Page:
Tuesday, September 20, 2011

C-Suite talk: agility starts with 2 questions

C-Suite Talk: an Infrics.com series about ideas that matter to executives

Individuals--consumers of technology--move through rapid change like dancers. New ideas, new products, short implementation times and perpetual beta? Not only do they make it look easy, as former Texas governor Ann Richards joked about Ginger Rogers, they do it “backwards and in high heels.”

Corporations--enterprises--move like hikers with a 90-pound packpack. Burdened by legacy technology, the sheer size of their businesses, and business practices laden with feature creep, the best answer they can give to technology is often “not now,” and sometimes, it’s just plain “no.”

Without seeking to make light of the very real challenges of running a business, don’t you sometimes sit alone in your office contemplating your own business, and wish you were more of a dancer and less of a plodder?  If there is one single element that stands between you and agility as far as business is concerned, it’s complexity.  

Complexity sneaks in like a thief, but because it’s stealthy, it works its way through your processes and technologies until it begins to seem more like the norm than an unwelcome intruder.  Reducing complexity is strategic, but it takes a solid tactical mindset to achieve. As you tackle complexity in your organization, try looking at it by asking these 2 questions:  
Is there a simpler way to do this?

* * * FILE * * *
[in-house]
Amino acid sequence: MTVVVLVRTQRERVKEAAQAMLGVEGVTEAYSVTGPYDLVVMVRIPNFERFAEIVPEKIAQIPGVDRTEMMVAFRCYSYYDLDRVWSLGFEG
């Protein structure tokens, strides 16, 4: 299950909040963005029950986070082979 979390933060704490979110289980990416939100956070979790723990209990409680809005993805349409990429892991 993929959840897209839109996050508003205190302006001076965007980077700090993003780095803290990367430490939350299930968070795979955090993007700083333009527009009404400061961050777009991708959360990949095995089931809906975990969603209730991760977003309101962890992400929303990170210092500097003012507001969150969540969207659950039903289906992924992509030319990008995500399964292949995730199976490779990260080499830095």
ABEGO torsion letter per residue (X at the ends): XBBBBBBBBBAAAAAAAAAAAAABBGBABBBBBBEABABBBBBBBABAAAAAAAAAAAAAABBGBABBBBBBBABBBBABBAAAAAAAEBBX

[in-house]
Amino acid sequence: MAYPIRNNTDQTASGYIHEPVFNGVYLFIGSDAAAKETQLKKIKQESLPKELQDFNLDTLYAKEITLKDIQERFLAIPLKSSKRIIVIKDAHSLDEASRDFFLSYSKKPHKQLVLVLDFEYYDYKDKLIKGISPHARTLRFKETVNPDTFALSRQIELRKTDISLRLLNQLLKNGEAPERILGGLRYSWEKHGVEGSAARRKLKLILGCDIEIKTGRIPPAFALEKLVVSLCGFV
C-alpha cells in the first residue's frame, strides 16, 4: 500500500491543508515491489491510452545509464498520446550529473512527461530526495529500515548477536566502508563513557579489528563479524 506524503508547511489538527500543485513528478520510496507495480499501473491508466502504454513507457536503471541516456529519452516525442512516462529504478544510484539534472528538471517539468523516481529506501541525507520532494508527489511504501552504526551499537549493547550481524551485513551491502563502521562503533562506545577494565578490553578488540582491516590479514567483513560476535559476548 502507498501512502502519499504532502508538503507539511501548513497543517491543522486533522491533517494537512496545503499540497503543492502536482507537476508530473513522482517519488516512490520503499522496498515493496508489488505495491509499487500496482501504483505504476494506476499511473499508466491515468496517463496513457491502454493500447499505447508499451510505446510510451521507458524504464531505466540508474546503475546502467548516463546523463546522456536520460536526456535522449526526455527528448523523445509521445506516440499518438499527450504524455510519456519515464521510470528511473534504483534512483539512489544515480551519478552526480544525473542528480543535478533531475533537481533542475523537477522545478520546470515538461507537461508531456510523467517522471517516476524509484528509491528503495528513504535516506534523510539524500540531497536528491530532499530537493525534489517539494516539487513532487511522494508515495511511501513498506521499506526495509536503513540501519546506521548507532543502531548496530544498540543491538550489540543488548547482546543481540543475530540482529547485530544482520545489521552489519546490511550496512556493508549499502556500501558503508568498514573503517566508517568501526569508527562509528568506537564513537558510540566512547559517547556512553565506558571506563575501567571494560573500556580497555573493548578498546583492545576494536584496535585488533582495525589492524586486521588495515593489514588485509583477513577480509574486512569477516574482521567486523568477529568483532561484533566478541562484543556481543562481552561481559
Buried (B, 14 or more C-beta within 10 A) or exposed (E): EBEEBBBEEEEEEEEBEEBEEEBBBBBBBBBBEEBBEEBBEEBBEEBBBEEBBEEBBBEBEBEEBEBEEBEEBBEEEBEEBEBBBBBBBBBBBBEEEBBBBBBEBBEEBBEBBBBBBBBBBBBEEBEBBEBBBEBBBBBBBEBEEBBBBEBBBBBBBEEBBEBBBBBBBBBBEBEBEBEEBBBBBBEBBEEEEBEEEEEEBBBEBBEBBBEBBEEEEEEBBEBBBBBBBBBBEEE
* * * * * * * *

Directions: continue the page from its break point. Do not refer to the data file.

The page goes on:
If not, how can we manage the complexity so that it appears simple to those who use it?

Images from wikipedia.org

These are hardly revolutionary ideas. But the thought of seeing complexity through two different lenses is a powerful one that can be used in a lot of situations.  One can build on the other.  Can you simplify underlying processes as a means of abstracting a more complex one?  Can an abstracted complex process enable a simpler approach in another area? 

When you either reduce or abstract the complex, you service-enable it; the components of your technology and your business become building blocks. It is not realistic to think you can eliminate the complex, but it is a critical business success factor that you manage it.  

Complexity management is the business equivalent of laying aside the backpack, and walking on level ground instead of uphill all the time.  It is a core concept of the service oriented enterprise, and is a core tool for the C-Suite to manage enterprises well.

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